Church Property and Governance
Courts have sometimes been called upon to consider religious freedom rights under the First Amendment in settling disputes over church property and governance.
Following is a list of Supreme Court cases involving church property and governance and First Amendment rights and concepts.
The Supreme Court in July 2020 upheld the termination of two teachers in
Catholic elementary schools in Our Lady of Guadalupe School v.
Vorissey-Berru, saying the First Amendment’s freedom of religion prevented
the government from interfering in church governance matters.
Although church and state institutions operate separately under the First
Amendment, government has intervened on internal church matters such as in
Smith v. Swormstedt (1853).
Baker v. Fales (Mass. Supreme Court, 1820) illustrates some of the problems
that states with established churches faced prior to their abolition in
Trustees of Philadelphia Baptist Association v. Hart’s Executors (1819) was
designed to keep courts out of the business of deciding matters of internal
The Supreme Court decided not to hear an appeal in which a Virginia church
argued that the government could not determine who was a minister or not in
denying the church a tax exemption for a minister residence.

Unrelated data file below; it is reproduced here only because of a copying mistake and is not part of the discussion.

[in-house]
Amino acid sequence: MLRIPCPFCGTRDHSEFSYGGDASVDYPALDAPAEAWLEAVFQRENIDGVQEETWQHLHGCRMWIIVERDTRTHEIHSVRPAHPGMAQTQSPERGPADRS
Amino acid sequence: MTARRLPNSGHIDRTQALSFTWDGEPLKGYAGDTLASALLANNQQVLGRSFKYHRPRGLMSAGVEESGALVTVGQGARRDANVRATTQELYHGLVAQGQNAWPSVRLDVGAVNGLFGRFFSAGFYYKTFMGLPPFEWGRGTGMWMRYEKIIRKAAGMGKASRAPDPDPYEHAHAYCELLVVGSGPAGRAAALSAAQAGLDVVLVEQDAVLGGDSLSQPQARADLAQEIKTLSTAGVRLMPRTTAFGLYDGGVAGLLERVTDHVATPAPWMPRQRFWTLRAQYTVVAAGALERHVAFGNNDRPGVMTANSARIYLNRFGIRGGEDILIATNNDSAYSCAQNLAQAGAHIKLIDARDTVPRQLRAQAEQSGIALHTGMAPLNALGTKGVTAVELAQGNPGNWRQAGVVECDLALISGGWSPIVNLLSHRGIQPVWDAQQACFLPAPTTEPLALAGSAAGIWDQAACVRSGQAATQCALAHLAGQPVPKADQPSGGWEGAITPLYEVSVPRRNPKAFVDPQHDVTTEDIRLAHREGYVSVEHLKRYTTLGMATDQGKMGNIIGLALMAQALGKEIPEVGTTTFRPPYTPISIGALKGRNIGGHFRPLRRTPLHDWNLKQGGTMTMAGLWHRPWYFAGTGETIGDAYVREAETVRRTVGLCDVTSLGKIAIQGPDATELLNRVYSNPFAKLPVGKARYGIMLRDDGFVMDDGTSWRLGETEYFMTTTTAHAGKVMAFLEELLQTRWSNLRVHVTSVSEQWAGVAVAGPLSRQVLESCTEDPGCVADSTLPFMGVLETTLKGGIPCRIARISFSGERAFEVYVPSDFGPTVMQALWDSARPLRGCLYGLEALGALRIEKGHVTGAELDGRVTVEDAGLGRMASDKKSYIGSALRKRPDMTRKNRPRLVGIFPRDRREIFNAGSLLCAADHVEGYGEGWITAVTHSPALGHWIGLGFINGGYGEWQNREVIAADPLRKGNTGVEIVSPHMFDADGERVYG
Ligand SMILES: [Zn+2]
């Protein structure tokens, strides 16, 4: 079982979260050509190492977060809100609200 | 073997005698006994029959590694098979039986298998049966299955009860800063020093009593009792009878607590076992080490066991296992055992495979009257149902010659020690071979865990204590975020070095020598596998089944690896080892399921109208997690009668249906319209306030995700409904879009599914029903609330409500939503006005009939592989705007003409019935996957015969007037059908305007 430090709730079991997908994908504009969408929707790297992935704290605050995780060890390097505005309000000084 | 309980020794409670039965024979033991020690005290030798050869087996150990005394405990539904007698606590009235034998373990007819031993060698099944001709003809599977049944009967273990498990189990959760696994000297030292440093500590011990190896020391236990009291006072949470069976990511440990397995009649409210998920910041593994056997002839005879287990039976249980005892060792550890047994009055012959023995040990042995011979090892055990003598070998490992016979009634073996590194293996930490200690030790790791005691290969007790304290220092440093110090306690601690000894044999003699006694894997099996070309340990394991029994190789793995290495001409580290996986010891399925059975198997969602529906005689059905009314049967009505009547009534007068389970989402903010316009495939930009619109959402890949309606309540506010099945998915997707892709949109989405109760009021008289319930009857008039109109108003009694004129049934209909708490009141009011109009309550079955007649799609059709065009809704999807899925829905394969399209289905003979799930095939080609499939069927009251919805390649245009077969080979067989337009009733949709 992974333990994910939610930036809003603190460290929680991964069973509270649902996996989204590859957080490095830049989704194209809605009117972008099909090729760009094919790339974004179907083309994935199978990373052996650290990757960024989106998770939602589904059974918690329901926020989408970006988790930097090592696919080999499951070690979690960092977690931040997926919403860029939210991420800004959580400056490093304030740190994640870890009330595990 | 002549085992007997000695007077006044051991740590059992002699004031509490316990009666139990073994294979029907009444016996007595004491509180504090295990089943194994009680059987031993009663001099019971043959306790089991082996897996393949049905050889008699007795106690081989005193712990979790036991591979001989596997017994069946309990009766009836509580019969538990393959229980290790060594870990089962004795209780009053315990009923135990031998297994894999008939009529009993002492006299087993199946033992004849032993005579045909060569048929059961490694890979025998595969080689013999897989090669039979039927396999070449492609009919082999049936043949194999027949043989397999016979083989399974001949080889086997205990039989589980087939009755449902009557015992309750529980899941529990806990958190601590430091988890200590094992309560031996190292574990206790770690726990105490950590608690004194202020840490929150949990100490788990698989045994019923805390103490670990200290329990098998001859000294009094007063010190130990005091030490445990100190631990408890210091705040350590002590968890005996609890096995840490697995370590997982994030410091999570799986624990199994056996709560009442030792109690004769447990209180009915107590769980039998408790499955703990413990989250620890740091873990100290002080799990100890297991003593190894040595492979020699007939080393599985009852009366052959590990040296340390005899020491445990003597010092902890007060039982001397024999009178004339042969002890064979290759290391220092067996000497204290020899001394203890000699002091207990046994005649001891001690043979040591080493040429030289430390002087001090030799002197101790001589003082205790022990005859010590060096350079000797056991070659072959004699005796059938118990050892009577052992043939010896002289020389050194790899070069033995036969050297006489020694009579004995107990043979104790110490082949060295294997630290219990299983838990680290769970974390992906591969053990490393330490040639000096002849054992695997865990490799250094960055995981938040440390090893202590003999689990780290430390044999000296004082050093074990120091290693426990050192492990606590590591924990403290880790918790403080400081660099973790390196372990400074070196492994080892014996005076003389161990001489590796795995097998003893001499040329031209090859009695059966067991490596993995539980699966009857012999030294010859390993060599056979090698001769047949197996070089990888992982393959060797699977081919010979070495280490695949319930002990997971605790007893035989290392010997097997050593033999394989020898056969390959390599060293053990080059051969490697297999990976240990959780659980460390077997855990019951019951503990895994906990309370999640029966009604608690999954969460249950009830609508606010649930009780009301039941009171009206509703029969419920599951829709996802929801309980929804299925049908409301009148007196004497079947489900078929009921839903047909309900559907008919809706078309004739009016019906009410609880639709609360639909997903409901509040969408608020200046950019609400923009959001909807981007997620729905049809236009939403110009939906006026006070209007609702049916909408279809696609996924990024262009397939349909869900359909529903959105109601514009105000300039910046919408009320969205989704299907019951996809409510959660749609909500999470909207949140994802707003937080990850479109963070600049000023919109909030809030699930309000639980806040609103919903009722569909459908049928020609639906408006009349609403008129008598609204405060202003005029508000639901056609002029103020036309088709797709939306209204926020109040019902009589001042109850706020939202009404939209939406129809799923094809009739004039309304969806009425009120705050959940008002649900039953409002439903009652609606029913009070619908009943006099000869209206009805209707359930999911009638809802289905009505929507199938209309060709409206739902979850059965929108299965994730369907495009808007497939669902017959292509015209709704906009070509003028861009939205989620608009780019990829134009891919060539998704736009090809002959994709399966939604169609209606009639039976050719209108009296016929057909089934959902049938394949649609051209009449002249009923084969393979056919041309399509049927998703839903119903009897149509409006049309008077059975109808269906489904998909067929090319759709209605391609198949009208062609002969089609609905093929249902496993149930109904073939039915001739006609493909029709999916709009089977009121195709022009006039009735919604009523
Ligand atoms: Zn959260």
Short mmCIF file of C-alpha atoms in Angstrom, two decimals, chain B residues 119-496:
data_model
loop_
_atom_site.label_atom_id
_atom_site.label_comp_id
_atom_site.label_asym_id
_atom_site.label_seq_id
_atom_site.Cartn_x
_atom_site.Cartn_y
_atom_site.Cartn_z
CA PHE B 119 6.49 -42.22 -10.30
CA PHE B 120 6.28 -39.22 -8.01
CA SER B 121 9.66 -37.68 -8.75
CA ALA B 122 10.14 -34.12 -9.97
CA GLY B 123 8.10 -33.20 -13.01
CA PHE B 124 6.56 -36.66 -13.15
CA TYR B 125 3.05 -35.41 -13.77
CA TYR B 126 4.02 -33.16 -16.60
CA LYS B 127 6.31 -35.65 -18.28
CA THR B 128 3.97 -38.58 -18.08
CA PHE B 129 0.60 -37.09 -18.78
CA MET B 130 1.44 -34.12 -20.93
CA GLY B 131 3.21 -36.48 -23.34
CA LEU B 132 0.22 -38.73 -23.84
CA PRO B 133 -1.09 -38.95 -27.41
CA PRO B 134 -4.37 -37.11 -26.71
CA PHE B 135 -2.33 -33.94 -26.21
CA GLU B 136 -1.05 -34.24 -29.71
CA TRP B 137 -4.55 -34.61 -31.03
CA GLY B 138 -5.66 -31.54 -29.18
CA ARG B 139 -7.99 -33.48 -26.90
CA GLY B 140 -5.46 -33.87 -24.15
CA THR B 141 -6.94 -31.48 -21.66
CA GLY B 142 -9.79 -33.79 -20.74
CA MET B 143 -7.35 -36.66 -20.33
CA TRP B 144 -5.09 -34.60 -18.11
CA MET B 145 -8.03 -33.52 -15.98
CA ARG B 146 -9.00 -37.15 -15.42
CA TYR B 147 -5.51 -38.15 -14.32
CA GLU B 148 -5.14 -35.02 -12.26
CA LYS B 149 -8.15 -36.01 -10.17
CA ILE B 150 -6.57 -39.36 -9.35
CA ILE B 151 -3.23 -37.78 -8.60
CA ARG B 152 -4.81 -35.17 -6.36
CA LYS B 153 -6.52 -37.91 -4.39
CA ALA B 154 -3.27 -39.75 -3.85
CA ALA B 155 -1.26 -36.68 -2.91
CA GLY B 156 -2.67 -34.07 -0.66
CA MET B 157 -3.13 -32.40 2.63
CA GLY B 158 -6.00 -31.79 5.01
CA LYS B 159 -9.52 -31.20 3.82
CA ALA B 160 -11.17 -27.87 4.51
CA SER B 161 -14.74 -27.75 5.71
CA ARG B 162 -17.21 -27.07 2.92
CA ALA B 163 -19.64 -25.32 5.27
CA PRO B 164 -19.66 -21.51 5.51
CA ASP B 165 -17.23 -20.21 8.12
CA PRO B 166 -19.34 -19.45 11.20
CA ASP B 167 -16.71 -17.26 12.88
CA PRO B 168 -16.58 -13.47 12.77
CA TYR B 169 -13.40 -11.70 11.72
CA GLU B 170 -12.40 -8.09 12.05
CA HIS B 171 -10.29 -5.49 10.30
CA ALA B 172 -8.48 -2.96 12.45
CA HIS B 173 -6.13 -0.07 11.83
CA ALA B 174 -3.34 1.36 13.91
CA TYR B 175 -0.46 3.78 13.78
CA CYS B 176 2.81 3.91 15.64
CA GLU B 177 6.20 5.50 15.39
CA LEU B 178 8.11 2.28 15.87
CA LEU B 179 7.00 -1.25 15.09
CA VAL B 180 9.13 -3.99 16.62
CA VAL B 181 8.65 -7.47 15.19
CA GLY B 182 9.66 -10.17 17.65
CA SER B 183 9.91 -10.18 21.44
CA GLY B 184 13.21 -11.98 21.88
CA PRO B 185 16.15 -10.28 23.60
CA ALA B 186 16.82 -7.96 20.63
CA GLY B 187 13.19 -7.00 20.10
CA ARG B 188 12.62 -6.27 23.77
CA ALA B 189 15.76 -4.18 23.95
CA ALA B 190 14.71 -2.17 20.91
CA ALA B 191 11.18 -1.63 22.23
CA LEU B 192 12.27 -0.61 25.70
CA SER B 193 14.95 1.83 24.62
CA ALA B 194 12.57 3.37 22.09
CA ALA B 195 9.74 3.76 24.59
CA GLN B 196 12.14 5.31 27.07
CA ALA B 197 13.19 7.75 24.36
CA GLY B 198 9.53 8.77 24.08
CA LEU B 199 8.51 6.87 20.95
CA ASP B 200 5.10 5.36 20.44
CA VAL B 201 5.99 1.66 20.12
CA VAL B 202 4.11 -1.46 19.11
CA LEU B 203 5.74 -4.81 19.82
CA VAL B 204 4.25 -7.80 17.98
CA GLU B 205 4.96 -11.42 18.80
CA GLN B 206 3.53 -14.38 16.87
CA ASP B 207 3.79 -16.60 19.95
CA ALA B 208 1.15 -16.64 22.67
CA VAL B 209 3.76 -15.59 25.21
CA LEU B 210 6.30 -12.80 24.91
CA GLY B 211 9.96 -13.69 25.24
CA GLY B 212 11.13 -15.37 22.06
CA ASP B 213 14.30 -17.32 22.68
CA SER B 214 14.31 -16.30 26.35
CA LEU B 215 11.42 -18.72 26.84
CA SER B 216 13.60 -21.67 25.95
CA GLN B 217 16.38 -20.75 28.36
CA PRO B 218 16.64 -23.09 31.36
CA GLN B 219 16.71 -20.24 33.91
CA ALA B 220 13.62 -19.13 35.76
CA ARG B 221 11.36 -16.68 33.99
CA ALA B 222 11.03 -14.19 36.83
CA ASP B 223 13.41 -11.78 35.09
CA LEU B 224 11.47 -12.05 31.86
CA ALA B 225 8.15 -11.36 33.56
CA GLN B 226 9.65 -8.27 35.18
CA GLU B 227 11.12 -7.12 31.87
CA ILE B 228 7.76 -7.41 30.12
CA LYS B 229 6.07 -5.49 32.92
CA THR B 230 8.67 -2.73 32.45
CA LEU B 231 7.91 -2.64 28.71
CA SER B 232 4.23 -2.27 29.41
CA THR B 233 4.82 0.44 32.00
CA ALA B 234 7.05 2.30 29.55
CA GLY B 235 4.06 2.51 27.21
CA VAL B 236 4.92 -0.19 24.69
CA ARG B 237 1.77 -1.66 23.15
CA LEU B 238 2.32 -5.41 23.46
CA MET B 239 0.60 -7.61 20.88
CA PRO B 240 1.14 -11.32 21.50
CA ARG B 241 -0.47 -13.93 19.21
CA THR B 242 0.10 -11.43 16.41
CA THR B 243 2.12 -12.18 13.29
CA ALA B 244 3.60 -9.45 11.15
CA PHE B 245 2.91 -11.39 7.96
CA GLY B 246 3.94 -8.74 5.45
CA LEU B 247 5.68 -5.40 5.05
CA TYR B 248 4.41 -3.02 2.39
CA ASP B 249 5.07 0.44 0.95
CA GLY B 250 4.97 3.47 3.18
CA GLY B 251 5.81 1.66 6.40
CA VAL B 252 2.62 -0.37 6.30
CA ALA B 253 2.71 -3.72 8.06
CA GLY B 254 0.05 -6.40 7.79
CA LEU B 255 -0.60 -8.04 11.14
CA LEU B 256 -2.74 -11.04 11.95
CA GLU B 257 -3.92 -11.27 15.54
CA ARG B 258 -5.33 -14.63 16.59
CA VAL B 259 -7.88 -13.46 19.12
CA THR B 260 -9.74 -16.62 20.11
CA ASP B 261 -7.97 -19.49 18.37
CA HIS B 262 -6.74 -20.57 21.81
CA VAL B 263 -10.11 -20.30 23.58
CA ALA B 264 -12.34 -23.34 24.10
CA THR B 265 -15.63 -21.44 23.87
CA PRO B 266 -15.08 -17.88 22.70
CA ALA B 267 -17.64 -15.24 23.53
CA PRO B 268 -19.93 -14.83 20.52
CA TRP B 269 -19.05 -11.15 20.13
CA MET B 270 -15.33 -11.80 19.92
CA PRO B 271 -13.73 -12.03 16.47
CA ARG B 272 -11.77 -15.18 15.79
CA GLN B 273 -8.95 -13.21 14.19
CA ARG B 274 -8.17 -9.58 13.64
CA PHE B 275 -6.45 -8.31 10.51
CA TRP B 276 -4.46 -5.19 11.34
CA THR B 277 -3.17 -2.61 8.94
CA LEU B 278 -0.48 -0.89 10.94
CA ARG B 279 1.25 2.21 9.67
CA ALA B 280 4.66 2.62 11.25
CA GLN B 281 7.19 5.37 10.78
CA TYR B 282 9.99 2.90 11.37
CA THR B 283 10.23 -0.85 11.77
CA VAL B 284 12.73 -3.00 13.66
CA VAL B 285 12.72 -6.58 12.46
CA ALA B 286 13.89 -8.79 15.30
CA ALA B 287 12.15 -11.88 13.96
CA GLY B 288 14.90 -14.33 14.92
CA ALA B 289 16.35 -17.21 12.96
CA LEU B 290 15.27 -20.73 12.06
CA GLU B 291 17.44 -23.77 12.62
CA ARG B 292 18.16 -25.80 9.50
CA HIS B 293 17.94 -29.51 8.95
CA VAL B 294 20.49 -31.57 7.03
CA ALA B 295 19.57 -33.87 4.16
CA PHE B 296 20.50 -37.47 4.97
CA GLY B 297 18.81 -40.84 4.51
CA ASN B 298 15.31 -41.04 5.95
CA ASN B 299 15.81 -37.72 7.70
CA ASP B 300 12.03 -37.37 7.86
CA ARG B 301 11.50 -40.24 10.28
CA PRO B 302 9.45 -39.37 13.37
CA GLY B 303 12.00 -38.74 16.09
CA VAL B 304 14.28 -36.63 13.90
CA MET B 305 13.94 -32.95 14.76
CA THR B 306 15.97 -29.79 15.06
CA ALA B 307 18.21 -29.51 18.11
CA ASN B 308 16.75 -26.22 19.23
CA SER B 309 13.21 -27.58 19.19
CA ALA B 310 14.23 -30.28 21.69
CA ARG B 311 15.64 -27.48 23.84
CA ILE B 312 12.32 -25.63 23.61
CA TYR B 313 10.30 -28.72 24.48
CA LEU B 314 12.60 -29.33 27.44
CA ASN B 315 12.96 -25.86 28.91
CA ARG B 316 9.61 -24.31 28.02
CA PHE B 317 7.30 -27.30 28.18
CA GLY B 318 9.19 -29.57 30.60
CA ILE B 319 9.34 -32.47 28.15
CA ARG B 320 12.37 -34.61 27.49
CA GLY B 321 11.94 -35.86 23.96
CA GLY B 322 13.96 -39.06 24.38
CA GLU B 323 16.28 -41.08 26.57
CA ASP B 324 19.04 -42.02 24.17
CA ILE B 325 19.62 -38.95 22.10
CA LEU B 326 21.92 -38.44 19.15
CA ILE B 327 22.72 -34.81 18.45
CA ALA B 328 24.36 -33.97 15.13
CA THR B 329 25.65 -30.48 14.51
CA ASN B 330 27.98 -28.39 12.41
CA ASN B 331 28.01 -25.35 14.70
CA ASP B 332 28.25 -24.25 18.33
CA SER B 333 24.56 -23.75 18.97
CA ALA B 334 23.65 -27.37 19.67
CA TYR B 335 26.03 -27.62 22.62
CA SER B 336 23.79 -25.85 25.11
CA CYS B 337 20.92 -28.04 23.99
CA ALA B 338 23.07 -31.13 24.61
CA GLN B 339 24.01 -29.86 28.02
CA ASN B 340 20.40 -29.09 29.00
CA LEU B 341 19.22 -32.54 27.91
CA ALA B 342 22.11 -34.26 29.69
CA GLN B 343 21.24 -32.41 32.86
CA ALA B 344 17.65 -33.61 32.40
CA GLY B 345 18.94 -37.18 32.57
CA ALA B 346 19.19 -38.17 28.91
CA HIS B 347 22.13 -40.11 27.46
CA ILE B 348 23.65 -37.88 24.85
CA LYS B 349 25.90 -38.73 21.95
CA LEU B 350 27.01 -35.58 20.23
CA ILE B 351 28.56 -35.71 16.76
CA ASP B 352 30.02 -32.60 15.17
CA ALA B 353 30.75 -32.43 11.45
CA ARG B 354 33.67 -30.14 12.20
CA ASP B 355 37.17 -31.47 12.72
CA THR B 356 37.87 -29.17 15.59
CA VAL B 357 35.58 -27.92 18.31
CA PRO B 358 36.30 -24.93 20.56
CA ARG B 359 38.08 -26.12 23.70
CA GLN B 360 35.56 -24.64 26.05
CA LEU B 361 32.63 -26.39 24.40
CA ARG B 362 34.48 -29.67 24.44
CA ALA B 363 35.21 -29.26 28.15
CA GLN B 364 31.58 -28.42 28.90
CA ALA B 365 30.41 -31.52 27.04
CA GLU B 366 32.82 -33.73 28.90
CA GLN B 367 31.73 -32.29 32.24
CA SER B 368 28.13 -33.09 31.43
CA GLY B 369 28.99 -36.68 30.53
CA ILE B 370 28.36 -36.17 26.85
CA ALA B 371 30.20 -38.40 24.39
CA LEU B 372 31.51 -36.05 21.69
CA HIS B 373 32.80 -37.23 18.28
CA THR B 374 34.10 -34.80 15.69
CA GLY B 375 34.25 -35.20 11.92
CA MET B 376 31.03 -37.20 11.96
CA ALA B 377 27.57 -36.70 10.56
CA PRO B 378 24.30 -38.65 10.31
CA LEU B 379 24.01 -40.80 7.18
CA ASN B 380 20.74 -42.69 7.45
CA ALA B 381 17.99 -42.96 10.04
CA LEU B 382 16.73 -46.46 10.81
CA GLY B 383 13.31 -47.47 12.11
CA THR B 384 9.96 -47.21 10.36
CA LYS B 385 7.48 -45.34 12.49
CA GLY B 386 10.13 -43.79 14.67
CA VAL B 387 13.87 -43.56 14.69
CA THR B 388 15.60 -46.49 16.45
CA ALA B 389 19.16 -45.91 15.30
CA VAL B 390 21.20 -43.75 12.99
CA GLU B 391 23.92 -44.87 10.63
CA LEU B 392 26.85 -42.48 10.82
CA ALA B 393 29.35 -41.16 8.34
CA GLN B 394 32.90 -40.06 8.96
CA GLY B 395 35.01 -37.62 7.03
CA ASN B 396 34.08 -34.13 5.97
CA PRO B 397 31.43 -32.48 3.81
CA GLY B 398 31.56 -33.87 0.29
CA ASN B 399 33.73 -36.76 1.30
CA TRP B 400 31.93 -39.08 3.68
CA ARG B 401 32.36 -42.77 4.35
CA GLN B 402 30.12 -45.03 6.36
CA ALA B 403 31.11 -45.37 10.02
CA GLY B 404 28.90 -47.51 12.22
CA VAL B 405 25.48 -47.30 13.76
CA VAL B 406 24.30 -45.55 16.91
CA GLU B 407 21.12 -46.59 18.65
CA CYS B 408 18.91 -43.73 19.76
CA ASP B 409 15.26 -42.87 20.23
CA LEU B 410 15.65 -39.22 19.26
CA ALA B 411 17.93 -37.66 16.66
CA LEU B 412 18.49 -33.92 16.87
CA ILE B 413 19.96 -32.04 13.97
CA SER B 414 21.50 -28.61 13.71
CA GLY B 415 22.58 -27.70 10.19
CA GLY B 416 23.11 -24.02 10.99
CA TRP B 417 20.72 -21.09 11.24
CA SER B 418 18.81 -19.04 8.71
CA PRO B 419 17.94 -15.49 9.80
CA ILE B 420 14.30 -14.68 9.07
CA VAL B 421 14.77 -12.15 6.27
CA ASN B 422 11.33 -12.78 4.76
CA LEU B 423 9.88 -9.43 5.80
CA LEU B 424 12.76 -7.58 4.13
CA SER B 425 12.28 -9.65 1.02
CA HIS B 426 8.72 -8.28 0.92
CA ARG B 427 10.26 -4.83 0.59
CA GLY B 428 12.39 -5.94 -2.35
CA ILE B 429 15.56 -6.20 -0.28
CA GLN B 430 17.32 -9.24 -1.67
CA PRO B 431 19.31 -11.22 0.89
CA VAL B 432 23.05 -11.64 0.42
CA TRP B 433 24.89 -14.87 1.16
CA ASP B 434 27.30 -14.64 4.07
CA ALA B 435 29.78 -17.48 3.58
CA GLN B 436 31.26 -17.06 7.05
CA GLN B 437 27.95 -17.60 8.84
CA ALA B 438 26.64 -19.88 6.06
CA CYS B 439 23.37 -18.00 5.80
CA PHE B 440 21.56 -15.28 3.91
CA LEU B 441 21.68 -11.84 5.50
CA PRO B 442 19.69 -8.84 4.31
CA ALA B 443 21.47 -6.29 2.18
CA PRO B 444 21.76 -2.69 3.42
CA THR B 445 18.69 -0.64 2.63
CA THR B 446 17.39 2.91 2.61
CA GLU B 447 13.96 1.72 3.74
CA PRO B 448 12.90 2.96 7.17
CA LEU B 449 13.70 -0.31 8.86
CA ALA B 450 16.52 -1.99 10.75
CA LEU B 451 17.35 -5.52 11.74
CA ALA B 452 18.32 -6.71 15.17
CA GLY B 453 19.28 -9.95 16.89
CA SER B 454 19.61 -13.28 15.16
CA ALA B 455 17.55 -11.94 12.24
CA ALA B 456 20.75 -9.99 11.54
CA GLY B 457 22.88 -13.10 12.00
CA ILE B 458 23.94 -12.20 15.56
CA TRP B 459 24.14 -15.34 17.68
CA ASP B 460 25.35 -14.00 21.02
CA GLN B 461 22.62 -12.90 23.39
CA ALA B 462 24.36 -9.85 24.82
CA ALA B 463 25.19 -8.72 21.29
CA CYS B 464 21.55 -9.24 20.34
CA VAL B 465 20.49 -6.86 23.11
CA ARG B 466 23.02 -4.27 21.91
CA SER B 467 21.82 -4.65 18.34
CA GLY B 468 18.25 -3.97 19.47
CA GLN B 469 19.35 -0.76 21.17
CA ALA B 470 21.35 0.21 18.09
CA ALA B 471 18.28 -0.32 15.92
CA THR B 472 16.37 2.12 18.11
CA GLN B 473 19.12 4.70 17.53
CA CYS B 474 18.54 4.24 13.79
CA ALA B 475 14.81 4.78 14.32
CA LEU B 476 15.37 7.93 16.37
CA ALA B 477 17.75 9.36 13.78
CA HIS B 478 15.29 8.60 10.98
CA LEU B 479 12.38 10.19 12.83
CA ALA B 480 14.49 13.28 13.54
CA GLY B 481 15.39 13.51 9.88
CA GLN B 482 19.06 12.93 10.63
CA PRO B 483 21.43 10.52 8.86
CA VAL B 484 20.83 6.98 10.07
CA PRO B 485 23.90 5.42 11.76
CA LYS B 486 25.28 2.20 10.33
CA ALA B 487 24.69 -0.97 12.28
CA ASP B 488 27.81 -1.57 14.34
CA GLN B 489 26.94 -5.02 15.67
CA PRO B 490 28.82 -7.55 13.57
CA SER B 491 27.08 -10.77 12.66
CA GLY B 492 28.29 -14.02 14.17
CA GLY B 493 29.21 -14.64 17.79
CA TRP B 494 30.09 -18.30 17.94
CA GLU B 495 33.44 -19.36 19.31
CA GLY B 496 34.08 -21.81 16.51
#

Hosanna-Tabor v. EEOC (2012) was the first time the Court used a
“ministerial exception” as First Amendment basis for rejecting an
employment discrimination suit.
In Kedroff v. Saint Nicholas Cathedral (1952), the Supreme Court ruled that
a New York law exercised unconstitutional legislative interference in the
freedom of religion.
In 1890, the Court ruled that Congress could dissolve the Mormon church
because of its practice of polygamy. That action is now considered a clear
violation of the First Amendment.
In Maryland and Virginia Eldership of the Churches of God v. Church of God
at Sharpsburg (1970) affirmed that in settling church disputes, courts do
not raise First Amendment concerns.
Municipality of Ponce v. Roman Catholic Apostolic Church in Porto Rico
(1908) does not directly mention the First Amendment, but it illuminates
the establishment clause.